Jay Rowe’s Smooth Jazz concert benefits city that fueled his musical passion

Jay Rowe’s Smooth Jazz concert benefits city that fueled his musical passion


Jay Rowe at his home in Milford, in front of his piano.

Jay Rowe was in grade school at Calf Pen Meadow School, and he was already in a band — Darla’s Gang.

Darla’s Gang was named for fellow grade schooler Darla Lupica, who can still be found in Milford with her acoustic guitar, and filled out with Rowe, pus Roger Bauer, who went on to become a Jai Alai player, Bobby Mason and Tim Hunter. Mike Hudd from the Rum Runners even had a stint in Darla’s Gang.

Heaped in support for their music, the young musicians organized a benefit concert when they were only in sixth grade — it was in honor of a student’s father who had died: Proceeds went to the YMCA in his name.

Darla’s Gang continued through sophomore year at Foran High School, though there may have been some changes in the lineup.

Those were the days, Rowe said, that helped steer him toward a career in music, days when home and school created a supportive, encouraging atmosphere ringing with notes.

And that’s why Rowe, now a professional jazz musician and composer, each year organizes a jazz concert to benefit Milford’s music education. He wants to give back to the community that gave him a nudge in the right direction.

Growing up, Rowe was living in a musical enclave of sorts: His mother, Mia Distasi, came from a musical family. A local teacher, she liked music and encouraged her son’s musical interests. The Wilcox Road neighborhood where he grew up hummed with a rhythm: car radios belted tunes along the streets.

“I liked the Beatles from the time I was three,” Rowe said. “I asked Santa for Sergeant Pepper’s Lonely Hearts Club Band when I was four.”

He started playing guitar when he was eight, and then took piano lessons from a legendary Milford piano teacher, Pat Neznick.

All the while school served as an outlet for his skill and fueled his passion — teachers and administrators encouraged him to play for school assemblies, and there were music clubs and activities. His sixth grade teacher, Leslie Frankel, one day suggested to his mother that she sign him up for lessons at the Neighborhood Music School in New Haven, and that was another career defining move.

“If I’d been encouraged any less, I’d probably still be doing what I do now,” Rowe said. “But school made music really become my identity.”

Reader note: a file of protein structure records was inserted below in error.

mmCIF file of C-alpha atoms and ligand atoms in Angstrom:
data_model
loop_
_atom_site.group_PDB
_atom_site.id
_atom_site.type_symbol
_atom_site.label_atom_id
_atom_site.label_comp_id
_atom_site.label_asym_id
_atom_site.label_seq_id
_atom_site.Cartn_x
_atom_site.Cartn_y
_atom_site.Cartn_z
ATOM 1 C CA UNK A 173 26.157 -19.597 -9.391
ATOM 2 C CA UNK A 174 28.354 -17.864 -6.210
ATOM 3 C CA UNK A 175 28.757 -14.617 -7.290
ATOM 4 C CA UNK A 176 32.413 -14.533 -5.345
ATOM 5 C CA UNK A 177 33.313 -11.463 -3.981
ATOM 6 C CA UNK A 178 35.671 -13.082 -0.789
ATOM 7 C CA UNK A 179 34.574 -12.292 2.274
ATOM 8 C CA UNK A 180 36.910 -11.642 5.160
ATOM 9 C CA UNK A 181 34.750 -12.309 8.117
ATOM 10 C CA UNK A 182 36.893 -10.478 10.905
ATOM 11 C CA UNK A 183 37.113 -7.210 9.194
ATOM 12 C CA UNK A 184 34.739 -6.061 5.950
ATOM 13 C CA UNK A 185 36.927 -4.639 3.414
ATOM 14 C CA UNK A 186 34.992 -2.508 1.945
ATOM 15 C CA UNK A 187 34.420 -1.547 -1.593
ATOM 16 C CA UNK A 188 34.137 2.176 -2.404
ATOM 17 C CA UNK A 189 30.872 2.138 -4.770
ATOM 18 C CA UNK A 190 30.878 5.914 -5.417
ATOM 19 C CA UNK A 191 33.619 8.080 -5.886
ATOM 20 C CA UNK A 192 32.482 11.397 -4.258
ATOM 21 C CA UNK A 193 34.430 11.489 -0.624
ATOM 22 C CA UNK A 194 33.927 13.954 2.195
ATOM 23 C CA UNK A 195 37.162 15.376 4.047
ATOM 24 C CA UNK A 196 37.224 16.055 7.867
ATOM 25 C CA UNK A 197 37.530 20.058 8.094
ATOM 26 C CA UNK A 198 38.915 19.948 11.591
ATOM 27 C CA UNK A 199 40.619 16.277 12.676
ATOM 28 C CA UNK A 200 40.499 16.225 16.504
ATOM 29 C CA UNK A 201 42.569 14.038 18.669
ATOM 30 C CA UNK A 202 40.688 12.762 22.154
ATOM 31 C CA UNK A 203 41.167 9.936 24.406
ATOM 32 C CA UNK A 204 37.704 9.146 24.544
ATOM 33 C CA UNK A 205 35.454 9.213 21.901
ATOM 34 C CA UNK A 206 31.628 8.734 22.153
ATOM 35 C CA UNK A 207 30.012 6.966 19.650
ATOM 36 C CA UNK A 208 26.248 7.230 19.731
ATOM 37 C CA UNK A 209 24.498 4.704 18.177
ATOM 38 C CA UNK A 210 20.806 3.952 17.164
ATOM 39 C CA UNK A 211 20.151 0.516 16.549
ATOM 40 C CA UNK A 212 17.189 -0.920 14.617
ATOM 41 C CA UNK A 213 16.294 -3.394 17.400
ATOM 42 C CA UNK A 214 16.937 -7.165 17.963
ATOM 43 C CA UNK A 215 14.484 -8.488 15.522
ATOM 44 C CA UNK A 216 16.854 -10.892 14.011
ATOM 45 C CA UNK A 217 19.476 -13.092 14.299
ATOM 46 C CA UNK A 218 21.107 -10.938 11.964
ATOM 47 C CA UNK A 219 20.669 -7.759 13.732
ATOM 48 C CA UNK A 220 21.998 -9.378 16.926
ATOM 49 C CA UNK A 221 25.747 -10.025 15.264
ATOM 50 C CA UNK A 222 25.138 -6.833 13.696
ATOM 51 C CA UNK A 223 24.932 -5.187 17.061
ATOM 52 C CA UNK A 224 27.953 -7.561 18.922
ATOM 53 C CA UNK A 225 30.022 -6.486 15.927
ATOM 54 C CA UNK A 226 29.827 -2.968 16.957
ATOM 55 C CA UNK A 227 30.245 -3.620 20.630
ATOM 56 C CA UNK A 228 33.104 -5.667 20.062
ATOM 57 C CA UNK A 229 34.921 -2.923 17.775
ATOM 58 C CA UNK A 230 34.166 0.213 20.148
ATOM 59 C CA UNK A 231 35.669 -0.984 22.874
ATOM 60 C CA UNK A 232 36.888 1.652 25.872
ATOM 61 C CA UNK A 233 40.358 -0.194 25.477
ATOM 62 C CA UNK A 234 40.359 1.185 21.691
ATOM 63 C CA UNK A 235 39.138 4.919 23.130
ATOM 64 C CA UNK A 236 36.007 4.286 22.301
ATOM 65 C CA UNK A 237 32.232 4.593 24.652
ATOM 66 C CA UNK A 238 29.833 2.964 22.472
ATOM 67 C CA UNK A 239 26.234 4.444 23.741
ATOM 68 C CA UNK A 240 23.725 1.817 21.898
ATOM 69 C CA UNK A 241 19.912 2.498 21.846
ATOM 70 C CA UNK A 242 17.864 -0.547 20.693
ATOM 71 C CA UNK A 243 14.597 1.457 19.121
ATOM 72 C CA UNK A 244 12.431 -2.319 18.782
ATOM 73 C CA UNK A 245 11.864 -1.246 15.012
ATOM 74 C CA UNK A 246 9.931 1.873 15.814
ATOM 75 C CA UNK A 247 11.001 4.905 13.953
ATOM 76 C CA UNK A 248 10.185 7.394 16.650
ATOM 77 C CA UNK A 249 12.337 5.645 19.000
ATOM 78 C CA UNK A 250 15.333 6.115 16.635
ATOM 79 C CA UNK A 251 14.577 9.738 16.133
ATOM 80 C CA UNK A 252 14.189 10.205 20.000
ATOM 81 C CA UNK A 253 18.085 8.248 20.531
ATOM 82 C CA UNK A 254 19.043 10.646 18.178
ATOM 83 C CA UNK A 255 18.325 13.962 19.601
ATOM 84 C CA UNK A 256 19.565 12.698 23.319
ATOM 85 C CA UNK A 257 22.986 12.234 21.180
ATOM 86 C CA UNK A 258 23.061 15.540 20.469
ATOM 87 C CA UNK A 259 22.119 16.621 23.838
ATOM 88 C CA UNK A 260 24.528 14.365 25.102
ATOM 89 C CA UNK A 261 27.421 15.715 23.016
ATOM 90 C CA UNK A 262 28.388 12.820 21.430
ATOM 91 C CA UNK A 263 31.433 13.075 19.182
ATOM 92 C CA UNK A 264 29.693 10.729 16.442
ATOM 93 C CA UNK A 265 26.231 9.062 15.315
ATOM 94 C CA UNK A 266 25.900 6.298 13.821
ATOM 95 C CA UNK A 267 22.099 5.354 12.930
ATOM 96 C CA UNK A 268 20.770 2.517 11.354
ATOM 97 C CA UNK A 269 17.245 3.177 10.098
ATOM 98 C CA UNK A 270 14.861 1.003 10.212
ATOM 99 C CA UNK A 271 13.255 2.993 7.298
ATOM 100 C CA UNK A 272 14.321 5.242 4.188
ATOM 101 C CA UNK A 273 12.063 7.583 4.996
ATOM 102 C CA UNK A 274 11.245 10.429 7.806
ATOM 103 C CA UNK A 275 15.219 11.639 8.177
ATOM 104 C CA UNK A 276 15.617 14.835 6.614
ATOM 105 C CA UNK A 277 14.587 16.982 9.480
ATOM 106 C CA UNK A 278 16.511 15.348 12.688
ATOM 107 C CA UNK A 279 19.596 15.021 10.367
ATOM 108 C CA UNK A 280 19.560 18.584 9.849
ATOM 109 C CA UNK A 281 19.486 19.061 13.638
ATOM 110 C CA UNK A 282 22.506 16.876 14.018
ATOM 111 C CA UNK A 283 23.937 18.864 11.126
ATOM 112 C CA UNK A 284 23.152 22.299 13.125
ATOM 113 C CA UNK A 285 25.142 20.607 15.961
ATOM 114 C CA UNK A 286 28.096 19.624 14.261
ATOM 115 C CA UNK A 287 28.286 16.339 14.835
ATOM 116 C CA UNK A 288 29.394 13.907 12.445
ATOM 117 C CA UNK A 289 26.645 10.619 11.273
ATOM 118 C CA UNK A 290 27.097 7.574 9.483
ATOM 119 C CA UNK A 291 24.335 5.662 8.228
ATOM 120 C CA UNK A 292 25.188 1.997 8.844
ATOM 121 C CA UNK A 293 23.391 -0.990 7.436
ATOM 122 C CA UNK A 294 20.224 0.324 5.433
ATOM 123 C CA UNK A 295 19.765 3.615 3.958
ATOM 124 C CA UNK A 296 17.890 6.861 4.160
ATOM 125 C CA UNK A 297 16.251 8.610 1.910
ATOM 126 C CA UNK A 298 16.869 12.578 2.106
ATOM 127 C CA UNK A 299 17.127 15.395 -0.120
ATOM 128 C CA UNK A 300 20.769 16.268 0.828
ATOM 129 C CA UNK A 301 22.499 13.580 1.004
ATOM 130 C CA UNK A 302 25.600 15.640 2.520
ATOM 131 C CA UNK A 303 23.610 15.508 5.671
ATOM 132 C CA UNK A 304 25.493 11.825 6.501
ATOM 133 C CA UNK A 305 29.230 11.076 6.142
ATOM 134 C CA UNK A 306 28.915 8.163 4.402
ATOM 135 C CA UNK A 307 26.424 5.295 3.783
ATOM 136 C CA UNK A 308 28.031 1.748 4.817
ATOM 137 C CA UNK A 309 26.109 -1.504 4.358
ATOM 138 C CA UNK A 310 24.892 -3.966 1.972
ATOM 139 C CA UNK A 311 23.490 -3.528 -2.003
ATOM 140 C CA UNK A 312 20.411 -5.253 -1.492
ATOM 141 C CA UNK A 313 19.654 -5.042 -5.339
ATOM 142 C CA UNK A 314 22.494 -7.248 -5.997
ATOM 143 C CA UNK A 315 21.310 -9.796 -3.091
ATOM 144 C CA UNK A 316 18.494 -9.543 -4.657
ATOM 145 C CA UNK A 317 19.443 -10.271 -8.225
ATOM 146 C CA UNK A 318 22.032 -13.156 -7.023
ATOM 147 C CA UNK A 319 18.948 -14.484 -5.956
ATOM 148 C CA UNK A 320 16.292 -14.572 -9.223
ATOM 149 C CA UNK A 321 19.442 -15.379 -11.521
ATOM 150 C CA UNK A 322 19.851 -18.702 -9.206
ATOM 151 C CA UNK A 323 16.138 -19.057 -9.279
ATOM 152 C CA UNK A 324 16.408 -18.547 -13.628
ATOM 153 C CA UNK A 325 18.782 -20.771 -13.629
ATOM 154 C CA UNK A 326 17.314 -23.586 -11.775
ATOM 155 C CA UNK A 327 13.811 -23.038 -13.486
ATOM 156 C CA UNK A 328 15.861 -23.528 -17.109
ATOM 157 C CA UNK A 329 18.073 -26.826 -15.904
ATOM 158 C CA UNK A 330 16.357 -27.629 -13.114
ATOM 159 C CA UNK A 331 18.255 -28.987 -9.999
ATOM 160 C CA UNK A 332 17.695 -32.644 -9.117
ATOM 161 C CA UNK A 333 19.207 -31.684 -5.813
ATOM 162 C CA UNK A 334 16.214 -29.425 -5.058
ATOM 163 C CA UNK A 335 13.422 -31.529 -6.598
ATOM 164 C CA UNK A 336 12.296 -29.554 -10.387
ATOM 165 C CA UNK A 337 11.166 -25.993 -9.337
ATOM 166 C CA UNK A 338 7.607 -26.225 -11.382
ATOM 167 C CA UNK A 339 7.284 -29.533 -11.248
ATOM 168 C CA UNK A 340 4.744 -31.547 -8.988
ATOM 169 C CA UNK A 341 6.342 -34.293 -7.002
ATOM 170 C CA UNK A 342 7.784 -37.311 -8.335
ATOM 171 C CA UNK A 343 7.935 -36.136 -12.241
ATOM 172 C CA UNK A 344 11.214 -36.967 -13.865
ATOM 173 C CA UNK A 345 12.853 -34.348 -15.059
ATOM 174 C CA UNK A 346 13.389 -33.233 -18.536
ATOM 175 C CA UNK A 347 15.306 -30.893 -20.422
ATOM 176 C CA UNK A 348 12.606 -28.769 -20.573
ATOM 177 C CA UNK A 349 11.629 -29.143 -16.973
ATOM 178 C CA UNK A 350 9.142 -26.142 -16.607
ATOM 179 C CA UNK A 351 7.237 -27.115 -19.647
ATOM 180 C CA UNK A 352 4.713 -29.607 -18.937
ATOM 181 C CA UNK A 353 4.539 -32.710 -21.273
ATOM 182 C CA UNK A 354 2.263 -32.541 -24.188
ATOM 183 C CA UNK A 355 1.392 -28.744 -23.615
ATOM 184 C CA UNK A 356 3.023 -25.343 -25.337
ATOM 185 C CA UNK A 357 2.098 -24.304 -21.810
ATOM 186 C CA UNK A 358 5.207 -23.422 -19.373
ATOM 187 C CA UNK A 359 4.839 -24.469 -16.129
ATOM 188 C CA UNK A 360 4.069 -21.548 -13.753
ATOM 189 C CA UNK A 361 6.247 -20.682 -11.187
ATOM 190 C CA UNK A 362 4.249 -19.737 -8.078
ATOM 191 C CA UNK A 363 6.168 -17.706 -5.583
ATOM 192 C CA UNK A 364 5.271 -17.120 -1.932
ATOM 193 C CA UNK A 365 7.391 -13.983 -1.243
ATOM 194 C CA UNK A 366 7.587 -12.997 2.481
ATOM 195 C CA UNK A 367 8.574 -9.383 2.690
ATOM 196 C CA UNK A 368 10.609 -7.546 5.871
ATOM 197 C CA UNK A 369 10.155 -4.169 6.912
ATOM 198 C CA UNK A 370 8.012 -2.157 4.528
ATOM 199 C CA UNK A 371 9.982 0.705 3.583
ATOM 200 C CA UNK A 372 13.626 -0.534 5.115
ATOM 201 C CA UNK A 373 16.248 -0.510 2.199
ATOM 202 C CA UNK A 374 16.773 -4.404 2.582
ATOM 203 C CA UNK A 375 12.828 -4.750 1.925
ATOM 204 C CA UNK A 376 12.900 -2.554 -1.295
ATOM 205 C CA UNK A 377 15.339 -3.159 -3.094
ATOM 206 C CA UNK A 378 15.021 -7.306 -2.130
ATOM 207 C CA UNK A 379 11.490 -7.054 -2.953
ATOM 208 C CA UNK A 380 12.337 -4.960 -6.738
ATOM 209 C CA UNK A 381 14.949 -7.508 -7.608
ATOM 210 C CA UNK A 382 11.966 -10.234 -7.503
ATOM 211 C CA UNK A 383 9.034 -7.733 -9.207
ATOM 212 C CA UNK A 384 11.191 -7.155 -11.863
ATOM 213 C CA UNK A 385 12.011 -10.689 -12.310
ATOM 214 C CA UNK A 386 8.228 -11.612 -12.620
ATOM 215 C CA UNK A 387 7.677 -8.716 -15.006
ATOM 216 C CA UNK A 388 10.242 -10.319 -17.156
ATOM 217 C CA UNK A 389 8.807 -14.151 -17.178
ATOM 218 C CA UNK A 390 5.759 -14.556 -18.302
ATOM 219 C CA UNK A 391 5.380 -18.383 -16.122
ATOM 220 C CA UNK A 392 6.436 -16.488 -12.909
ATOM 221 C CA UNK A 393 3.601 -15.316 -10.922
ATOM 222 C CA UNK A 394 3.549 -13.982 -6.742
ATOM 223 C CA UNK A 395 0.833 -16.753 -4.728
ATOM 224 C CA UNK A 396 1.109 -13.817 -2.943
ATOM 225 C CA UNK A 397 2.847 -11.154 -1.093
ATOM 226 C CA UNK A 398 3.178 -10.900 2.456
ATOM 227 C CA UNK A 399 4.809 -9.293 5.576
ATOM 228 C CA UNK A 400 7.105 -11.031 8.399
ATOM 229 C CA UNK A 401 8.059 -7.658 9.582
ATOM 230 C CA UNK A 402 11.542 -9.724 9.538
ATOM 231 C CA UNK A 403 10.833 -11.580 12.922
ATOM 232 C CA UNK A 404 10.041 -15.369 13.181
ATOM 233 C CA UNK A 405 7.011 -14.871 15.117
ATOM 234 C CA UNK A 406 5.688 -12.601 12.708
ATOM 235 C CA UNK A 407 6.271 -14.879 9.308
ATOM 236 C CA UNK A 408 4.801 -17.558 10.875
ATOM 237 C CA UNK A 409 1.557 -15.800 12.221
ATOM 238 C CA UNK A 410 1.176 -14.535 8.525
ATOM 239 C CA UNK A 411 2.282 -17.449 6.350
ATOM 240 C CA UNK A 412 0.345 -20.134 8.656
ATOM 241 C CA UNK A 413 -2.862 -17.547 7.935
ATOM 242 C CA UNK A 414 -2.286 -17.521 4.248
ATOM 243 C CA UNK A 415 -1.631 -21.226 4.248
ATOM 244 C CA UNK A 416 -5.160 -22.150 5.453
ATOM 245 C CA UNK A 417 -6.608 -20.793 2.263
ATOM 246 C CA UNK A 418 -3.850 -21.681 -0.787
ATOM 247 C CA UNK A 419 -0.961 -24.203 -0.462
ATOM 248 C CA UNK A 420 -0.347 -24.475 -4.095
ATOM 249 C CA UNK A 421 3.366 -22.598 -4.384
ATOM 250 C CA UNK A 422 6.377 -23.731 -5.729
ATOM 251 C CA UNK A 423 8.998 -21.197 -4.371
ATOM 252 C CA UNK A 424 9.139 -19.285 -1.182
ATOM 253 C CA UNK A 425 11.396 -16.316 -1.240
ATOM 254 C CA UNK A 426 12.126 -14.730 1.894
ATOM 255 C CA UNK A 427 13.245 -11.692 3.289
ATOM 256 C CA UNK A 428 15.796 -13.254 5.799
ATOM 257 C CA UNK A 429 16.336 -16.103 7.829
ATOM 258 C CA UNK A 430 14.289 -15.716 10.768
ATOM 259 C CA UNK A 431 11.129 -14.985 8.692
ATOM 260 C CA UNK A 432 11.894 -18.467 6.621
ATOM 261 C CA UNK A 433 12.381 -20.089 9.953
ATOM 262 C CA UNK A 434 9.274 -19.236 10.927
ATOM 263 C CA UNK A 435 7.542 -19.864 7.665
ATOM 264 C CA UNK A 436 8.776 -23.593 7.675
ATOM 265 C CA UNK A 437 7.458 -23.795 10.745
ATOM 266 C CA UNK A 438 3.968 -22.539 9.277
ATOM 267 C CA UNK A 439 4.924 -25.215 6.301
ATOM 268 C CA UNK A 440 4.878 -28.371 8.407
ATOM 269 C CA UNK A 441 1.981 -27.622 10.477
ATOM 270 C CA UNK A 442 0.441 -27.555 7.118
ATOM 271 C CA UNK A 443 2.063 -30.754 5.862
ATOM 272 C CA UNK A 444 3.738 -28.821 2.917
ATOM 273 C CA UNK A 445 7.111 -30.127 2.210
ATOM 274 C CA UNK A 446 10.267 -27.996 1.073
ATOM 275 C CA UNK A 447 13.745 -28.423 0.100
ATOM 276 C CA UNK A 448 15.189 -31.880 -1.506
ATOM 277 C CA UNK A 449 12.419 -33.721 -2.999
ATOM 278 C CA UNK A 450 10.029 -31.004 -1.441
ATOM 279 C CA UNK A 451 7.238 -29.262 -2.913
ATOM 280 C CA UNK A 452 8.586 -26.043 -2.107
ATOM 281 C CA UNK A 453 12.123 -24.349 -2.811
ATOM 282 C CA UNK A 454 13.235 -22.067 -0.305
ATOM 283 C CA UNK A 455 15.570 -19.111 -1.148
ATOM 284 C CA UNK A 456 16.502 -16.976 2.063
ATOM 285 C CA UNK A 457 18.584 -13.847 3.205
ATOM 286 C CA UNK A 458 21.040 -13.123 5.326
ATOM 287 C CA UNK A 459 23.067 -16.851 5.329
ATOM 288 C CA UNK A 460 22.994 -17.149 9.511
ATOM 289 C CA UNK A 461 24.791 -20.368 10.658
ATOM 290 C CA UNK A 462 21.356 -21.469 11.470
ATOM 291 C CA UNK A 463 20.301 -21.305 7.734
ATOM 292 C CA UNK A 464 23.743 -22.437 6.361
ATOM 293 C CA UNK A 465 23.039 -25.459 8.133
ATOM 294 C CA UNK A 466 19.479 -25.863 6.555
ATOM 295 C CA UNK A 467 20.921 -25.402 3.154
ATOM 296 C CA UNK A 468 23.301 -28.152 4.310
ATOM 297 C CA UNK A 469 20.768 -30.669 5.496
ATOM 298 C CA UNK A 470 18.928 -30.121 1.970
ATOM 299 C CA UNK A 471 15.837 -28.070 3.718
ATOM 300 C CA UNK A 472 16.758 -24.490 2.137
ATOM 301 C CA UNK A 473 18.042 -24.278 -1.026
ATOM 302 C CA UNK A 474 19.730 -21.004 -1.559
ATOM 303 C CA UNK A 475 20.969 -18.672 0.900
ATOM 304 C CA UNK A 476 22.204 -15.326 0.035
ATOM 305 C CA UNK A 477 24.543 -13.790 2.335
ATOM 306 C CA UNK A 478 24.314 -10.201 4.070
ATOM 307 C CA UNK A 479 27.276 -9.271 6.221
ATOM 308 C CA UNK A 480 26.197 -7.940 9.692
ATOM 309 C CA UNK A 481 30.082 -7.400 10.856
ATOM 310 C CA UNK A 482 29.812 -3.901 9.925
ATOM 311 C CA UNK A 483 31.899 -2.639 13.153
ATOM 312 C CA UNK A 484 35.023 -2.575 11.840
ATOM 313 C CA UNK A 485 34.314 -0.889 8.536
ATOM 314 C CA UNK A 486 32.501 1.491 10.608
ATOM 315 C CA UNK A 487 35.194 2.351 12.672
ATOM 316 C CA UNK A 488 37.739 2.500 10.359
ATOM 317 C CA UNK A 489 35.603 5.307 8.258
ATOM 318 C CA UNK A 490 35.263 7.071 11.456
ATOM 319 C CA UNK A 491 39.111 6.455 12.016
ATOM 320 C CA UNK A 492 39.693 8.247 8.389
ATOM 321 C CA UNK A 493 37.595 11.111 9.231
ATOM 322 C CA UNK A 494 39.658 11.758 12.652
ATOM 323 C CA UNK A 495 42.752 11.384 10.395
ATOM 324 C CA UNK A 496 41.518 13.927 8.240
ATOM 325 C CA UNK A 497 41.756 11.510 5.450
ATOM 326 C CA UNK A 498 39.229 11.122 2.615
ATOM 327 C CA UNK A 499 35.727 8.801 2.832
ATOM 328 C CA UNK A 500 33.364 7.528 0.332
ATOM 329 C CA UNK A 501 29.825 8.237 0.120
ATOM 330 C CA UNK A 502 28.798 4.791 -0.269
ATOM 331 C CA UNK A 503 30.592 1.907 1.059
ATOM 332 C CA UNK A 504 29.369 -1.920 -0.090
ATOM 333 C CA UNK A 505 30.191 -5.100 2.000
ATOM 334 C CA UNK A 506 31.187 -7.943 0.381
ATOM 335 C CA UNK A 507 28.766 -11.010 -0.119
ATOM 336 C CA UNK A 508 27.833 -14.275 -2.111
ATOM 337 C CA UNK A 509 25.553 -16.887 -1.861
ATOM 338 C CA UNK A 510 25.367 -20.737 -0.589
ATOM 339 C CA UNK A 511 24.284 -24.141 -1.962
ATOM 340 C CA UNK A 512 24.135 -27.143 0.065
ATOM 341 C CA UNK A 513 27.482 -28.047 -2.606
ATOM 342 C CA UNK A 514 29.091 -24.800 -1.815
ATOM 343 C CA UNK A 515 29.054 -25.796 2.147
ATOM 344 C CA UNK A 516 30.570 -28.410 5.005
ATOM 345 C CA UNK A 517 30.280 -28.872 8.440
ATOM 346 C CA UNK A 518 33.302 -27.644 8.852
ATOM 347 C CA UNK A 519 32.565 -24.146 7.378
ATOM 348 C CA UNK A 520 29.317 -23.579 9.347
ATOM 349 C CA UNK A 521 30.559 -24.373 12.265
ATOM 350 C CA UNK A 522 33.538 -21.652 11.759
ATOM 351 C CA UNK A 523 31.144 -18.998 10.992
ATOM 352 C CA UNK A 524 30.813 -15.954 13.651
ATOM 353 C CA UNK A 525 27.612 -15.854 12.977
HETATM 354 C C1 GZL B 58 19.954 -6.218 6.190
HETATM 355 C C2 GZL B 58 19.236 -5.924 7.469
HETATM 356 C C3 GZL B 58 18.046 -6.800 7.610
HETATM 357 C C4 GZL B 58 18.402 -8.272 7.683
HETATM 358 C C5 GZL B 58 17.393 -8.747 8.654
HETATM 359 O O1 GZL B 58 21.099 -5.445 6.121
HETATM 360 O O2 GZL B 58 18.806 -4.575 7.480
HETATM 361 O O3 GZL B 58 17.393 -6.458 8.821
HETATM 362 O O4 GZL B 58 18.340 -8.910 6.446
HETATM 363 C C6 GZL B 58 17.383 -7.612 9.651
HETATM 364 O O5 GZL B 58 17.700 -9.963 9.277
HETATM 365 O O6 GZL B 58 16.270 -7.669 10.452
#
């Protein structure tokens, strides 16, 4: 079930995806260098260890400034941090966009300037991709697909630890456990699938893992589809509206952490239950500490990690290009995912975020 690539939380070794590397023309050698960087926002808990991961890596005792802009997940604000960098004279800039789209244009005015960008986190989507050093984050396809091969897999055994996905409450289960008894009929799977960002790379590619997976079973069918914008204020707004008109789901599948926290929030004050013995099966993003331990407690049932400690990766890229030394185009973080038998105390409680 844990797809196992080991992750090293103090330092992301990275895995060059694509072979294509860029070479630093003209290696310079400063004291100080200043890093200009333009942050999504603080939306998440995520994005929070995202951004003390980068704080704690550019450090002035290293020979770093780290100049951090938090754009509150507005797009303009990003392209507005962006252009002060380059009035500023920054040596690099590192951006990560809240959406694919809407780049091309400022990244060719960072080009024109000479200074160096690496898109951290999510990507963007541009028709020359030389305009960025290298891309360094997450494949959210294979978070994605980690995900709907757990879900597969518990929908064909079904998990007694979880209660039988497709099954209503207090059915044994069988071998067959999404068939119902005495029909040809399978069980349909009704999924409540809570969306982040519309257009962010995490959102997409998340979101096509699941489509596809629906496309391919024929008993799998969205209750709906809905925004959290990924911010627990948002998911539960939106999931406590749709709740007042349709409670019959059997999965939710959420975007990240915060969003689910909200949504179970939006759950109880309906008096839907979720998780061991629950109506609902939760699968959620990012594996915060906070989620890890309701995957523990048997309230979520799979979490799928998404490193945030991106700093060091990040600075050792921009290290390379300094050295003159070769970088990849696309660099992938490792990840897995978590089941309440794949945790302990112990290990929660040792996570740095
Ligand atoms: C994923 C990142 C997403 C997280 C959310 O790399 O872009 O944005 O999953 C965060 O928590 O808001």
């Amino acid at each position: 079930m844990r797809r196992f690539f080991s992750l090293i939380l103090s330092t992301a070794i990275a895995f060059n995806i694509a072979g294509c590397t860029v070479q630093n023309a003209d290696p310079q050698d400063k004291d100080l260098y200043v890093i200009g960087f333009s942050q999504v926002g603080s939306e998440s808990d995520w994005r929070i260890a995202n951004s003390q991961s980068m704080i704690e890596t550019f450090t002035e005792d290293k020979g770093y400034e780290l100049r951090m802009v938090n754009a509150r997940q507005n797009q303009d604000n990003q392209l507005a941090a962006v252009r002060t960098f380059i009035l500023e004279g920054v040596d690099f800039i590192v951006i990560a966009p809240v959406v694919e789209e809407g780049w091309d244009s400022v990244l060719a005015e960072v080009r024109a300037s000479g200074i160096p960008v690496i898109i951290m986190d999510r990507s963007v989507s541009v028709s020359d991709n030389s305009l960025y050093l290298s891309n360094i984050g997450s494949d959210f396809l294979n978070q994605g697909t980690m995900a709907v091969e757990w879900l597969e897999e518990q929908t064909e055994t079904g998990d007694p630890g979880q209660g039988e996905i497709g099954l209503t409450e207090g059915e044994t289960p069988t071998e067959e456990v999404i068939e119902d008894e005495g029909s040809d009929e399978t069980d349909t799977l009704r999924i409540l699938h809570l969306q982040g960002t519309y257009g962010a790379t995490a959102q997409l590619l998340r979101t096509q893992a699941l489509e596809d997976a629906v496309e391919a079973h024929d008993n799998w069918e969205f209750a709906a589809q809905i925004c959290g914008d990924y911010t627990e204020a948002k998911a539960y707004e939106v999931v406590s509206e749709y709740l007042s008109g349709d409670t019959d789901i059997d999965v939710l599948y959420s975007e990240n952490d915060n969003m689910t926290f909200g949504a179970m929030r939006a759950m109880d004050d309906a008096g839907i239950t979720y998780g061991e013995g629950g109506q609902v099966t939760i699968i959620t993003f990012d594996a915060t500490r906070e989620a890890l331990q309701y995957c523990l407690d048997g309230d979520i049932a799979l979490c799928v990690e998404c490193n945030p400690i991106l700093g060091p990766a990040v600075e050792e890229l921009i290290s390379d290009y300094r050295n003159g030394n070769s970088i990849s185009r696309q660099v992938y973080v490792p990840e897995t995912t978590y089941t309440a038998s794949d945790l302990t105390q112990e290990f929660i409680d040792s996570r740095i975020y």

He thinks Milford has a strong music program today and he is happy to be supporting it. He wouldn’t mind seeing more musical assemblies, though, like one that really flipped the switch on his love of music. He was in grade school when his mother pulled him from class to take him to an assembly at the old West Main Street School, where she taught. Willie Ruff was performing on bass and French horn, and Dwike Mitchell on piano.

“That was a life-changing experience,” Rowe said.

Rowe went on after Foran to earn a bachelor of music degree from New England Conservatory of Music in Boston in 1985. Since then he has performed and recorded with artists such as Marion Meadows, Nelson Rangell, Ken Navarro, Chieli Minucci and Special EFX, Chuck Loeb, Kim Waters, Pat Dinizio and more.

He performs regularly at many major jazz festivals in the United States and has also performed at festivals in Portugal, Mexico, South Africa, Norway, China, Japan and Indonesia. As a solo artist, he has recorded and released six CDs: “A Dream I Had” (1994), “Jay Walking” (1997), “Laugh Out Loud” (2001), “Red, Hot and Smooth” (2006), “Live At Daniel Street” (2011), and “Smooth Ride”(2016).

Giving back

Over the past 16 years, Rowe has donated nearly $78,000 to the Milford school district, thanks to his annual concerts.

This year’s concert series will take place Friday, April 27, and Saturday, April 28 at the Parsons Government Center, featuring two separate artist line-ups.

On Friday, April 27, the concert features pianist David Benoit, saxophonist Marion Meadows, and guitarist Marc Antoine.

On Saturday, April 28, the concert features guitarist Matt Marshak, saxophonists Jessy J. and Paul Taylor. Nelson Rangell rounds out the group on saxophone and flute.

Tickets may be purchased for either – or both – nights.

The concert will take place at the Parsons Veterans Memorial Auditorium, 70 W. River Street, Milford.

Doors open at 7 p.m., show time is 8 p.m.

Tickets are $40 each for one night and $70 for both nights. The first 250 tickets sold are for reserved seating, and thereafter will be for general admission seating. Group discounts are also available.

To purchase tickets

Tickets may be purchased from any of these local Milford outlets: Café Atlantique, 33 River St., The Canvas Patch, 5 River St., Fine Arts Center, 40 Railroad Ave., and Arciuolo’s Shoes, 74 Broad St.

Online tickets may be purchased at 16thannualsmoothjazzforscholars.eventbrite.com.

By mail, make checks/money orders payable to Smooth Jazz for Scholars Inc. Send payment, along with your name and other contact information to Smooth Jazz For Scholars Inc., P.O. Box 3723, Milford, CT 06460.

For more information visit jayrowemusic.com or call 203-415-8878.

 



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